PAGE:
A pair of indie rock bands have filed a class action lawsuit against Wenner Media and R.J. Reynolds over a nine-page, illustrated pull-out section published in the November 15 issue of Rolling Stone and sponsored by the tobacco company. The bands—Xiu Xiu and F*cked Up—allege the unauthorized use of artists’ names, unauthorized use of artists’ names for "commercial advantage" and unfair business practices.

A total of 185 bands are included in the 18-page class action suit, which was filed this week in Alameda County, California. (Click here for the PDF.)

The lawsuit comes on the heels of another suit—filed by eight states against R.J. Reynolds—claiming the company illegally used cartoons in an advertorial to sell cigarettes. R.J. Reynolds says the cartoons were part of Rolling Stone’s editorial treatment; Rolling Stone agrees.

“It was conceived and created exclusively by the editorial department, without any review by or consultation with any advertiser,” a spokesperson for the magazine tells FOLIO:. “R.J. Reynolds Tobacco Co., which advertised on the surrounding pages, didn’t see the editorial feature before the issue was printed. Rolling Stone did not and would not allow its editorial content to be dictated or approved by an advertiser."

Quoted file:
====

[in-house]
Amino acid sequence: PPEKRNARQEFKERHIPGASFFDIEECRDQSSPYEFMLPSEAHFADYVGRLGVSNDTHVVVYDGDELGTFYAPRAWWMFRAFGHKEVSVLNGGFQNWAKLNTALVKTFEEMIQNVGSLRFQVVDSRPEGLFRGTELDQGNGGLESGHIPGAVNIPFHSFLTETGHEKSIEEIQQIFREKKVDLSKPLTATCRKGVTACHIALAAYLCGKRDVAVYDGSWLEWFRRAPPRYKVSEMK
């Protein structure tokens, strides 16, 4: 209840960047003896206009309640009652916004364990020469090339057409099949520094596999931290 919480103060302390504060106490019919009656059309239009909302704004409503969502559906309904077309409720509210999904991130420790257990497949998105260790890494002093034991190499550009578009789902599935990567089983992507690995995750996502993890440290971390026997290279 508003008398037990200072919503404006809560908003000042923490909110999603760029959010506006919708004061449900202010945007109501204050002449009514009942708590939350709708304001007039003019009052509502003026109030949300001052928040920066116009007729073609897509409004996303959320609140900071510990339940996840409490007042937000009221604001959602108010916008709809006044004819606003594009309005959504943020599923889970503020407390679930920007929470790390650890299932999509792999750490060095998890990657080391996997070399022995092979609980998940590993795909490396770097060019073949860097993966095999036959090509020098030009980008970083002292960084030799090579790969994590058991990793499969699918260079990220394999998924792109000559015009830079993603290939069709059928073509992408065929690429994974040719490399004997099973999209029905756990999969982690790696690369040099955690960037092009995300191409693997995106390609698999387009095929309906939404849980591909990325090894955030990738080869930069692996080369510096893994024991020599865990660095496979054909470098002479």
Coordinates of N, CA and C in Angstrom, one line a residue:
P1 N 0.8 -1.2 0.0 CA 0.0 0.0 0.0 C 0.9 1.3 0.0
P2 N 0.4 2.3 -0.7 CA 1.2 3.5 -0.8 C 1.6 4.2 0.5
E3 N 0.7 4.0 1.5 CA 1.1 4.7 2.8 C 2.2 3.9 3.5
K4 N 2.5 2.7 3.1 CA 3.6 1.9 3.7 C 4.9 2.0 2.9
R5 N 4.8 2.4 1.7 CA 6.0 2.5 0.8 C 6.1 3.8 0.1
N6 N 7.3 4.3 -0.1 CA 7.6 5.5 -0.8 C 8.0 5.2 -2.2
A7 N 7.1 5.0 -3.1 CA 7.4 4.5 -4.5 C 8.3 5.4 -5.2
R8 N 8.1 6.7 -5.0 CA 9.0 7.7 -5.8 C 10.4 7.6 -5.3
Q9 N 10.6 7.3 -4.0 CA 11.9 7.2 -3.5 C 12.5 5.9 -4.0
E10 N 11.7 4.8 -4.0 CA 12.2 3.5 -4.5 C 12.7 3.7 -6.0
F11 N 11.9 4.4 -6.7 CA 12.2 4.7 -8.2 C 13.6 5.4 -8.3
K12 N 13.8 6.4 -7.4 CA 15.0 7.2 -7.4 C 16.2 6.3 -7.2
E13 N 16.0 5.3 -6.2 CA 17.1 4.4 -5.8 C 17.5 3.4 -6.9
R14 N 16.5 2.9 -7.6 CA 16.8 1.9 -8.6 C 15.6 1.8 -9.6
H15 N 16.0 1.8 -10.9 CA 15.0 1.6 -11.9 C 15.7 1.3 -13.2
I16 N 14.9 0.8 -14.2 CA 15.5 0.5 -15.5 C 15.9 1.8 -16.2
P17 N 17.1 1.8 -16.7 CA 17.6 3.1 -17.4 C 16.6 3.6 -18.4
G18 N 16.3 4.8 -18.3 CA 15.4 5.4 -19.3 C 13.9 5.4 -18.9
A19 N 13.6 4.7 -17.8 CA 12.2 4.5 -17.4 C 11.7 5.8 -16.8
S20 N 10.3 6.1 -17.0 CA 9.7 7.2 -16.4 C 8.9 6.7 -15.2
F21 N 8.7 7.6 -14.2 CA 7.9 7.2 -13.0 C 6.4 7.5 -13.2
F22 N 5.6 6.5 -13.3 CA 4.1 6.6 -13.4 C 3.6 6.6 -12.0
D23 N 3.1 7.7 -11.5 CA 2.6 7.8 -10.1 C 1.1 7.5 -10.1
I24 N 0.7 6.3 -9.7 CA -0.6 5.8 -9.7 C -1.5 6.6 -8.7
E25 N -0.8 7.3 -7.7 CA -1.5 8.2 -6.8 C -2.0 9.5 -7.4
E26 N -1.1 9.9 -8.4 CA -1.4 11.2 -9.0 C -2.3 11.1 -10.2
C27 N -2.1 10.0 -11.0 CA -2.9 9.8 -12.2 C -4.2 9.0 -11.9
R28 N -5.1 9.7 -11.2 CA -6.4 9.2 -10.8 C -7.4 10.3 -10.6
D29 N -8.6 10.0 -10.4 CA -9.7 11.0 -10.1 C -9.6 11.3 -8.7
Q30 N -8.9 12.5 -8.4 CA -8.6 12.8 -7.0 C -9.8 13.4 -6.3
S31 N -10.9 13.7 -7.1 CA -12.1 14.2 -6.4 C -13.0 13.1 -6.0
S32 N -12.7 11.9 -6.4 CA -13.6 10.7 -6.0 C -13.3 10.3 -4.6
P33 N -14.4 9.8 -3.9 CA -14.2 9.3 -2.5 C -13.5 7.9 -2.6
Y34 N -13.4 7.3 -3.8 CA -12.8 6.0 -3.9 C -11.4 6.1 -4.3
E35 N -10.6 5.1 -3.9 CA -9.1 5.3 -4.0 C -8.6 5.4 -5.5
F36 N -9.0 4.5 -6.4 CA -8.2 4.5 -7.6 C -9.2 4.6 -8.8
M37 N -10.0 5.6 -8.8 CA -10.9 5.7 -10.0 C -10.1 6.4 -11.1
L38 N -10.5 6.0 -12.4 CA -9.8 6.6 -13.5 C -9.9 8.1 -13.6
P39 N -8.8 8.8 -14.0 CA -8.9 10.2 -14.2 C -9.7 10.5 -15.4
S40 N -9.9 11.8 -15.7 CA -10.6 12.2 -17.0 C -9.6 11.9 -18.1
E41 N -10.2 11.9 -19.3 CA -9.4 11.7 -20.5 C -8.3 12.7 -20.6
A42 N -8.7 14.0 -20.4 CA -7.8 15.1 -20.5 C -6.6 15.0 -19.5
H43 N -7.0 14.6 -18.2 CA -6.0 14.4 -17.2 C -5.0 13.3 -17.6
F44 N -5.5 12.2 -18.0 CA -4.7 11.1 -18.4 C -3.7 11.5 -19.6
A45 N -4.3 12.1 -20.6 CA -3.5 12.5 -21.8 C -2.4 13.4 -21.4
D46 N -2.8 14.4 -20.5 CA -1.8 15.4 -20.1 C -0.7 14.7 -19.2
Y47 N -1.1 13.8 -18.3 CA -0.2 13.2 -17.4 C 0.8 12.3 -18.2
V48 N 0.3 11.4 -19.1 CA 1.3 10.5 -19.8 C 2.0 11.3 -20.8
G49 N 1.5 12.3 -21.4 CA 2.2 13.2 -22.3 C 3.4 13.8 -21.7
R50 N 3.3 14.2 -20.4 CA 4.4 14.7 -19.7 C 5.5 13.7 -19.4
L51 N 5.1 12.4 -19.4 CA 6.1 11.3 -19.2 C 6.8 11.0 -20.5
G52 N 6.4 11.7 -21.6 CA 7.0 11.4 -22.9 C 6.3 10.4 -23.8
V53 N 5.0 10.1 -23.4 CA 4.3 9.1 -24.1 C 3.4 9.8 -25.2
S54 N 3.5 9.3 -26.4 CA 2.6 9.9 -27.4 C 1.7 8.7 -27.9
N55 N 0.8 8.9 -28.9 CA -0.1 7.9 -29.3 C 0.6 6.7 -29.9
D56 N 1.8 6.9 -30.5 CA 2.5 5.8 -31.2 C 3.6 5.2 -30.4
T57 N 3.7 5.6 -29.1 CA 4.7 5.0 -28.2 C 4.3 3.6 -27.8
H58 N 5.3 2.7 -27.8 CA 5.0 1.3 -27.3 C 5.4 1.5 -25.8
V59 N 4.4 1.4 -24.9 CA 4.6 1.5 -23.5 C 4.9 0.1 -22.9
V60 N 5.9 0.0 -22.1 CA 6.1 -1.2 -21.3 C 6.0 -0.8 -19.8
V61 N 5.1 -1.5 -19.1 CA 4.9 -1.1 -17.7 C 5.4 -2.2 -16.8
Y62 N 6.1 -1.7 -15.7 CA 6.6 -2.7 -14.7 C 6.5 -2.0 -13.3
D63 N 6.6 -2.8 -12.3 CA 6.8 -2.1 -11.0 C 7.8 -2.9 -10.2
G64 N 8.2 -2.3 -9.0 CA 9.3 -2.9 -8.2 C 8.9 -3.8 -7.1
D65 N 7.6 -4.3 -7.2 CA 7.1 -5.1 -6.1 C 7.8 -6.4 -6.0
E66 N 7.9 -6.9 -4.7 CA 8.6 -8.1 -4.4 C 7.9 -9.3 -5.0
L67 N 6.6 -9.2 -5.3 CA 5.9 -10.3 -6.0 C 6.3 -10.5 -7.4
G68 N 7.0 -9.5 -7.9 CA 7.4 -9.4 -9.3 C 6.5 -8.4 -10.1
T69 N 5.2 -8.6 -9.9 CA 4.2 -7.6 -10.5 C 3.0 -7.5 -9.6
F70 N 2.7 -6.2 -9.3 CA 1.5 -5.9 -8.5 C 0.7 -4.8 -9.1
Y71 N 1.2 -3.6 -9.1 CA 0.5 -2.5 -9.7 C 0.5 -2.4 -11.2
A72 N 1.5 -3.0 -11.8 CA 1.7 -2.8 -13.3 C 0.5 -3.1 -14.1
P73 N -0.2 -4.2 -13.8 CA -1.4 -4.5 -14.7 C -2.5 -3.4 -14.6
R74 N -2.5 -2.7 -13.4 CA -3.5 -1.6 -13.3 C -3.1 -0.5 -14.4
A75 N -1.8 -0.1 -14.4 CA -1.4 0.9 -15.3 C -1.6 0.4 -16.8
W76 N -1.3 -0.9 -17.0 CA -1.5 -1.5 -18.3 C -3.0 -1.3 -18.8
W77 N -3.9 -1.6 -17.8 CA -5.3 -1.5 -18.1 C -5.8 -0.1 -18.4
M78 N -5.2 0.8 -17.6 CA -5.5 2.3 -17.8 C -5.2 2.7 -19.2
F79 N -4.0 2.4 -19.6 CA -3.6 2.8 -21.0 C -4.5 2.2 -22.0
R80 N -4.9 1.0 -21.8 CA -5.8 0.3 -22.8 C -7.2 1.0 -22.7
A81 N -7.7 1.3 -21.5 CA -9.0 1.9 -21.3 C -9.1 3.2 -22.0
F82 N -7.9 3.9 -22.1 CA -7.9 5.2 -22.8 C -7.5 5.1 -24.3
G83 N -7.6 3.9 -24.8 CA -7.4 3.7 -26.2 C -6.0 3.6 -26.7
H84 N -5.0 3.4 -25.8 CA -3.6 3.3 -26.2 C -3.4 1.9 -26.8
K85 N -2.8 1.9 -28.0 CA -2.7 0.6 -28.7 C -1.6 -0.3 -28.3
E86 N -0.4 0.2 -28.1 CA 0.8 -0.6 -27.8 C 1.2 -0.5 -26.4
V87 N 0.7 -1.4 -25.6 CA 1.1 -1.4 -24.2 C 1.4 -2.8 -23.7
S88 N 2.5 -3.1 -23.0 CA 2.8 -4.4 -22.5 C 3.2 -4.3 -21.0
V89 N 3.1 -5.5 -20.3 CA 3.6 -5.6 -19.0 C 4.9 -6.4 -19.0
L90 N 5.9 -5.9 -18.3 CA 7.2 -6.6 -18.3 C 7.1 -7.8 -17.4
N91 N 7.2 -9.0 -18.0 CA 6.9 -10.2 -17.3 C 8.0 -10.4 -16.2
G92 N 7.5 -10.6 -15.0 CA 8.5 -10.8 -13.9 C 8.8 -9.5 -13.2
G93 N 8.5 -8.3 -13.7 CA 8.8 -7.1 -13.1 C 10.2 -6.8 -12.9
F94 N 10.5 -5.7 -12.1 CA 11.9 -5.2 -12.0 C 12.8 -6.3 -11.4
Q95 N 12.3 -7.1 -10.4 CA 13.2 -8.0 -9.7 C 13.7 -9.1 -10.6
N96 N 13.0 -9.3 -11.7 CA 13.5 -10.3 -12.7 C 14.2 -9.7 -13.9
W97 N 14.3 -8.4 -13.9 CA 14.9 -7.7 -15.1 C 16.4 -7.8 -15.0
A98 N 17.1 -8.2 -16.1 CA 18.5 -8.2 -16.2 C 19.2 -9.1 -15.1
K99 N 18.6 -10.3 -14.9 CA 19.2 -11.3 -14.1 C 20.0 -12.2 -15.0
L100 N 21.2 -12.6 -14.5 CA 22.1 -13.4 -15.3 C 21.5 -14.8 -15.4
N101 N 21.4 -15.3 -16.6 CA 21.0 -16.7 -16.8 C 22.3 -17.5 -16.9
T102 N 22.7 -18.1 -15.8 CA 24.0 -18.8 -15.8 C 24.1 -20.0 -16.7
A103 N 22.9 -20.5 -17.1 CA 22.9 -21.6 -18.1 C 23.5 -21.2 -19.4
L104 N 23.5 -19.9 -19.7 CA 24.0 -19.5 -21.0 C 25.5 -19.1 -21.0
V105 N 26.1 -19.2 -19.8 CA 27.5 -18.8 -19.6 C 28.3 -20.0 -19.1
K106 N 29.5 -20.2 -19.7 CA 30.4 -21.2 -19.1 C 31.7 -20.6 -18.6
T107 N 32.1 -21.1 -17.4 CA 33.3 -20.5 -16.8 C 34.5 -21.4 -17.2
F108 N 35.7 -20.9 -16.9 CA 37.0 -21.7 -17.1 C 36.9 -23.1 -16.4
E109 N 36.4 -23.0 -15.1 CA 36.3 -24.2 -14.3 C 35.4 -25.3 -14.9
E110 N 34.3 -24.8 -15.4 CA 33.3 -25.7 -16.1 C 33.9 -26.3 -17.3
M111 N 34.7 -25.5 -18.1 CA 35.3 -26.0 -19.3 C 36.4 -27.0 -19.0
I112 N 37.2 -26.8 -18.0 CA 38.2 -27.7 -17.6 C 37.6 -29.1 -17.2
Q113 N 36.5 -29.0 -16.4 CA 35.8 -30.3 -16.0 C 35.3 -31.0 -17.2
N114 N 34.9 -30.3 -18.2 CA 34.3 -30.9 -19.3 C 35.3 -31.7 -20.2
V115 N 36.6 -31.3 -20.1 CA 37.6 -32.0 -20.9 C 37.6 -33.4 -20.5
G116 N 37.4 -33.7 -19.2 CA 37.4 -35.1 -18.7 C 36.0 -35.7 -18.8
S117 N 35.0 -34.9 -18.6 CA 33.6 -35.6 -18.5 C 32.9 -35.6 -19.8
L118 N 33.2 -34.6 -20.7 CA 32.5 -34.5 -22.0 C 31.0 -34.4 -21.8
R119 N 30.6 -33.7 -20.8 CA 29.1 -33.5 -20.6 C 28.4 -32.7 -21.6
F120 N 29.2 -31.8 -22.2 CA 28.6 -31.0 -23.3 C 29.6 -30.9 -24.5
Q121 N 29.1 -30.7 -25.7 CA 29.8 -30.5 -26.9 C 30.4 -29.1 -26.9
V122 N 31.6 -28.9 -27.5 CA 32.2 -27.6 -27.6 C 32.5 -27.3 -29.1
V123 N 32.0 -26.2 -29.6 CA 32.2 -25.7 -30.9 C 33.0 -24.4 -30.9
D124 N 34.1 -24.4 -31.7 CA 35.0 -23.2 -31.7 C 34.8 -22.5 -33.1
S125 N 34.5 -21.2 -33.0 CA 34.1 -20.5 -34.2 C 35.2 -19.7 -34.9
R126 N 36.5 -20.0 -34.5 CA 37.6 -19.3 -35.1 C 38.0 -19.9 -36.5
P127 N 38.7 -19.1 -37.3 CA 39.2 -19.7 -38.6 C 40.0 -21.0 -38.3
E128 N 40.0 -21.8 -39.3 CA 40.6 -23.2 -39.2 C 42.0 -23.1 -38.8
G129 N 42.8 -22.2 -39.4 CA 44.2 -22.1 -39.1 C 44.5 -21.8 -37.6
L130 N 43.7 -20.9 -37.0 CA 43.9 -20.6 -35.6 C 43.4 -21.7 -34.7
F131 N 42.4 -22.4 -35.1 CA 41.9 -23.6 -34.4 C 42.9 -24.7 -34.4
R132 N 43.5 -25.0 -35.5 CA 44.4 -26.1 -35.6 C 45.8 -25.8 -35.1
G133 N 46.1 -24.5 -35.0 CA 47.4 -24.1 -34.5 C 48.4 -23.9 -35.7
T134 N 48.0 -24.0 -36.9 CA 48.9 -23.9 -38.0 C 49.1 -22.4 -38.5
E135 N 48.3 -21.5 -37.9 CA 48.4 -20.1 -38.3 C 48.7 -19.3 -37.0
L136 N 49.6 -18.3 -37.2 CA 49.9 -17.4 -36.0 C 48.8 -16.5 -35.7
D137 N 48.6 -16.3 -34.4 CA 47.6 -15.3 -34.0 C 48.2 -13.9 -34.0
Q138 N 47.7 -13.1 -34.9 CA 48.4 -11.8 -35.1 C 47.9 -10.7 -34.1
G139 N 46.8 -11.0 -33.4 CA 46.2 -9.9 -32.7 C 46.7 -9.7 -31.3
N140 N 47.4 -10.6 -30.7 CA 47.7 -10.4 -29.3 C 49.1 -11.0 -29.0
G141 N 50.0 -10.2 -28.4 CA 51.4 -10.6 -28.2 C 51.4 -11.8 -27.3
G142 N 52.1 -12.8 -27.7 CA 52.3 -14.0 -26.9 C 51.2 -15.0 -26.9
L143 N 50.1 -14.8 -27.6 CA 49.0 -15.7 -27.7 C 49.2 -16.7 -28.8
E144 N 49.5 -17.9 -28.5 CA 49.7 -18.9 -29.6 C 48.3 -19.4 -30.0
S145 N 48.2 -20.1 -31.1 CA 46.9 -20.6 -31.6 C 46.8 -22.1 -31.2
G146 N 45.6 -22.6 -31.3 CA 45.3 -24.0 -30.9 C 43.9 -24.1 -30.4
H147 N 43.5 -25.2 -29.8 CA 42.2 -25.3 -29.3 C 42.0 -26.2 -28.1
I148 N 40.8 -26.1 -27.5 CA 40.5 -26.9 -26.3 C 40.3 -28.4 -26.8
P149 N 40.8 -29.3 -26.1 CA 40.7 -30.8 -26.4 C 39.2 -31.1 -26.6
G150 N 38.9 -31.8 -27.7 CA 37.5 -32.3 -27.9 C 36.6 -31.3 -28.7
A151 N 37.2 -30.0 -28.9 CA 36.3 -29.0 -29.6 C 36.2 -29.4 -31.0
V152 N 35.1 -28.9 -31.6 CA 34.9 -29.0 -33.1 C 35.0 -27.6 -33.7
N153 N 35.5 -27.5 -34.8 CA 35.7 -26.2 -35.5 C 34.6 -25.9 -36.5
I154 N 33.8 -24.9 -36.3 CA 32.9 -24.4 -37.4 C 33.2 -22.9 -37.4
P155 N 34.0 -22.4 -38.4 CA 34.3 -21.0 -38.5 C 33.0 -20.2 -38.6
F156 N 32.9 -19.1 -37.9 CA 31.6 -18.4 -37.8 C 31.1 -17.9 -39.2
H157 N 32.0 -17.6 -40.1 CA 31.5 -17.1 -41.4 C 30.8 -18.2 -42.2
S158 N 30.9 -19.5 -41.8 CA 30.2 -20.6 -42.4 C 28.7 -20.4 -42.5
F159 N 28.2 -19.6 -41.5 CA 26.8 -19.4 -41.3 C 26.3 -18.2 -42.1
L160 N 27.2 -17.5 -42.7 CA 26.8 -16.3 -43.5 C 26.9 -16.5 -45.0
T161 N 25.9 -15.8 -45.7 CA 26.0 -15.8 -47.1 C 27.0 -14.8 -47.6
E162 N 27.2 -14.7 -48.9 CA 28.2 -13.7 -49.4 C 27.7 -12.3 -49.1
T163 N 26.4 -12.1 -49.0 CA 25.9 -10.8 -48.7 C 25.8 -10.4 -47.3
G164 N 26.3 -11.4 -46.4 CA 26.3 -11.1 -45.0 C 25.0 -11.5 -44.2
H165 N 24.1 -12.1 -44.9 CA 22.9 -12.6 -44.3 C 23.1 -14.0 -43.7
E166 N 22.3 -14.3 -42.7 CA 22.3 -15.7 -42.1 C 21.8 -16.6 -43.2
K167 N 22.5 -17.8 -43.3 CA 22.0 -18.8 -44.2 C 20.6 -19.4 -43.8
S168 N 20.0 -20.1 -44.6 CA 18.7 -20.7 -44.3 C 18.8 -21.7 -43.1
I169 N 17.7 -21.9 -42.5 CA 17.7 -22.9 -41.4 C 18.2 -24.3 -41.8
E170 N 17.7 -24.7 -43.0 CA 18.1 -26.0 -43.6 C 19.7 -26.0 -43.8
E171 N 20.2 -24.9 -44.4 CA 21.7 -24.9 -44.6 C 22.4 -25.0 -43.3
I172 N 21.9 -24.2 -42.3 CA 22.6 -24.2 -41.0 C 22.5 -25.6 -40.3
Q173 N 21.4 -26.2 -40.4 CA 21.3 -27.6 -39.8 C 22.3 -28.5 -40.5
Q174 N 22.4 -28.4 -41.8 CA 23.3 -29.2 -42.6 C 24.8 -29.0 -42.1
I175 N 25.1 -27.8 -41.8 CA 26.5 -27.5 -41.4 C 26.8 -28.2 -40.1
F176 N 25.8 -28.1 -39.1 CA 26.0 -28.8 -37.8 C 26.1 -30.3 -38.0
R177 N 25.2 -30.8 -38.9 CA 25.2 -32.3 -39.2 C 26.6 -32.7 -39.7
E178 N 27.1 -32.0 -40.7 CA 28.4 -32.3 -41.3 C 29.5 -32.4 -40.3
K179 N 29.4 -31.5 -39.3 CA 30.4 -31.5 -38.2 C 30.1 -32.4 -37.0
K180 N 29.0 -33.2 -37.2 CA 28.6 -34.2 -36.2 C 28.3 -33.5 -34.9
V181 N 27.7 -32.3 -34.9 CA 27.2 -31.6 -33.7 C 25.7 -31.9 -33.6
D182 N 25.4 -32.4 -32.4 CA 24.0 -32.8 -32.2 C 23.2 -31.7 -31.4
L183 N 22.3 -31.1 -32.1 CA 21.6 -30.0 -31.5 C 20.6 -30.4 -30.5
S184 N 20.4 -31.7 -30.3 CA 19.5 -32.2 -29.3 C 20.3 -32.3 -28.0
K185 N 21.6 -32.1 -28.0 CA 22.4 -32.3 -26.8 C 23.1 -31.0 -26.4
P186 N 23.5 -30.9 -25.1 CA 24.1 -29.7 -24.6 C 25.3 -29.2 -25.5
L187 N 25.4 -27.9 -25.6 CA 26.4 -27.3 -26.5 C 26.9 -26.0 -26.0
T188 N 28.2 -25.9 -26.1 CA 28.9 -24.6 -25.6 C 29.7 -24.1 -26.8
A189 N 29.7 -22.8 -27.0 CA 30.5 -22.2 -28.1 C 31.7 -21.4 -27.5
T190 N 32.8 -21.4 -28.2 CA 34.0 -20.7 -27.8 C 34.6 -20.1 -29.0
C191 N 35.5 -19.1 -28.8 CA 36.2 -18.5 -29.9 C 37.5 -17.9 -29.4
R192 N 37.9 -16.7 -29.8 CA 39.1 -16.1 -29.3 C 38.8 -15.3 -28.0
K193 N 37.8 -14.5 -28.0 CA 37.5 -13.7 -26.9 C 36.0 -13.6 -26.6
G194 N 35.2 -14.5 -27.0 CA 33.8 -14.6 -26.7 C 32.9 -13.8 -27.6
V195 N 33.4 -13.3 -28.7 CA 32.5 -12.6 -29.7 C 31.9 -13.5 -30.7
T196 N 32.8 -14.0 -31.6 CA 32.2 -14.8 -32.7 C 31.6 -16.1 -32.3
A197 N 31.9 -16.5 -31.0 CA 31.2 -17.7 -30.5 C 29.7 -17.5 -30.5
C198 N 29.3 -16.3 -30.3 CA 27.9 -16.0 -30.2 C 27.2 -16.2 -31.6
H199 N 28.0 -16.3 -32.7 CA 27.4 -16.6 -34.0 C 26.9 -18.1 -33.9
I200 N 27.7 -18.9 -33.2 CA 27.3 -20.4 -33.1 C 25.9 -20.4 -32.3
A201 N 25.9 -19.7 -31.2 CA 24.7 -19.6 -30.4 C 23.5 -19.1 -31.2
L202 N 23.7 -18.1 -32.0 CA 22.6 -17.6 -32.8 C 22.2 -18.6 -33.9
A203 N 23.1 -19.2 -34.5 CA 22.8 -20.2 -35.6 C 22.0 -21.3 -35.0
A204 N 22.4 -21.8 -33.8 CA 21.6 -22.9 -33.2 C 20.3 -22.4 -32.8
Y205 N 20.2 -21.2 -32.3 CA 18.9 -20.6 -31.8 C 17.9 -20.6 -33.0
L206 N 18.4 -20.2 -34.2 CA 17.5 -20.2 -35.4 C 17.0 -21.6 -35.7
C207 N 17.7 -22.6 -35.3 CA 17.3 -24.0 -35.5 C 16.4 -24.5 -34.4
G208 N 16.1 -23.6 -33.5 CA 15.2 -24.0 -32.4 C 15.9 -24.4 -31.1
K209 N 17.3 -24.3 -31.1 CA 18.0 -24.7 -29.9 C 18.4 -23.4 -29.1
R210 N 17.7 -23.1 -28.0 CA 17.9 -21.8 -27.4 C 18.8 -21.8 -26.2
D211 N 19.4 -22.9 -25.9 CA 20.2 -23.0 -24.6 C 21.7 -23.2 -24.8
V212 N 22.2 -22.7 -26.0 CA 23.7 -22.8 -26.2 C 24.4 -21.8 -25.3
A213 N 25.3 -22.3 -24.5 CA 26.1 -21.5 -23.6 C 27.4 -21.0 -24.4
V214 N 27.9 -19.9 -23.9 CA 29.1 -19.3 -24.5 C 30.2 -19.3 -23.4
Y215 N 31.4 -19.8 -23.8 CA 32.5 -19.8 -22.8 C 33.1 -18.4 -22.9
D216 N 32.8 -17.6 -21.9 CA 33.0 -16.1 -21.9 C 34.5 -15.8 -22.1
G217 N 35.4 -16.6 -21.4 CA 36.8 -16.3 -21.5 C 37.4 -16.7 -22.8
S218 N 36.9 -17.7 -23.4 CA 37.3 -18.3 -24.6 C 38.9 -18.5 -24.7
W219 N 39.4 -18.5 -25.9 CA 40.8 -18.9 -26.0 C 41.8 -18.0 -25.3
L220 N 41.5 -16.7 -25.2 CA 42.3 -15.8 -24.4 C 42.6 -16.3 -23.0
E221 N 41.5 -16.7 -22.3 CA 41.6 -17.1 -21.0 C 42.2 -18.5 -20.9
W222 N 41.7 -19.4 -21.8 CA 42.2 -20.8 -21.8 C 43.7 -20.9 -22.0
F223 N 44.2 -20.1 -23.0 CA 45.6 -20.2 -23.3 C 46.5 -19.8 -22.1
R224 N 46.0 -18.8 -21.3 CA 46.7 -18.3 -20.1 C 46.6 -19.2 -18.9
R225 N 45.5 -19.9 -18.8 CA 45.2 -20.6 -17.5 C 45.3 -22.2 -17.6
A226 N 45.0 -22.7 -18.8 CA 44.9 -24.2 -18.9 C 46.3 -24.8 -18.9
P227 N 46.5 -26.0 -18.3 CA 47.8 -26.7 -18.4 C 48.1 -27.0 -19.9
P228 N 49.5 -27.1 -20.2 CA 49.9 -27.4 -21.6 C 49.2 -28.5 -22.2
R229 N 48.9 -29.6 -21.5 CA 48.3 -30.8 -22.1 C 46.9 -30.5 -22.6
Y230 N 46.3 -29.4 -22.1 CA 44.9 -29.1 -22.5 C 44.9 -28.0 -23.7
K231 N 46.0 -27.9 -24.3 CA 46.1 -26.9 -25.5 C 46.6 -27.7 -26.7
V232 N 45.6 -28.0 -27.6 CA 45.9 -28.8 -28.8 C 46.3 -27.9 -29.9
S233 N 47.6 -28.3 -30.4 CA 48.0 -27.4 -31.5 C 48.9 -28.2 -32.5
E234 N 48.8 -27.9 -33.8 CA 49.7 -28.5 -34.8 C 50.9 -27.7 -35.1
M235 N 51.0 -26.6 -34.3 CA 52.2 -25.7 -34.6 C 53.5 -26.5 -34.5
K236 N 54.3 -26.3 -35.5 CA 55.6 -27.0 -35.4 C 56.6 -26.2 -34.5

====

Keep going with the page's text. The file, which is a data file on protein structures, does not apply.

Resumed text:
The bands want the magazine to print a follow-up feature equal in size to the original clarifying that the 92 artists’ names were used without consent. They are also seeking compensatory damages.

“Neither the band nor any of its members were ever contacted in any way at any time by anyone purporting to speak or act on behalf of Camel, R.J. Reynolds or Rolling Stone for the purpose of seeking their consent to use of their name in the magazine in connection with the Camel advertising section,” the complaint states. “It is obvious to any reasonable person viewing the … foldout … that it is the star attraction of a carefully designed and executed marketing and advertising pitch for Camel.”

The suit also demands Rolling Stone alert the bands when it plans to use the artists names “without consent in future print publications or internet sites … in which any defendant plans to advertise.”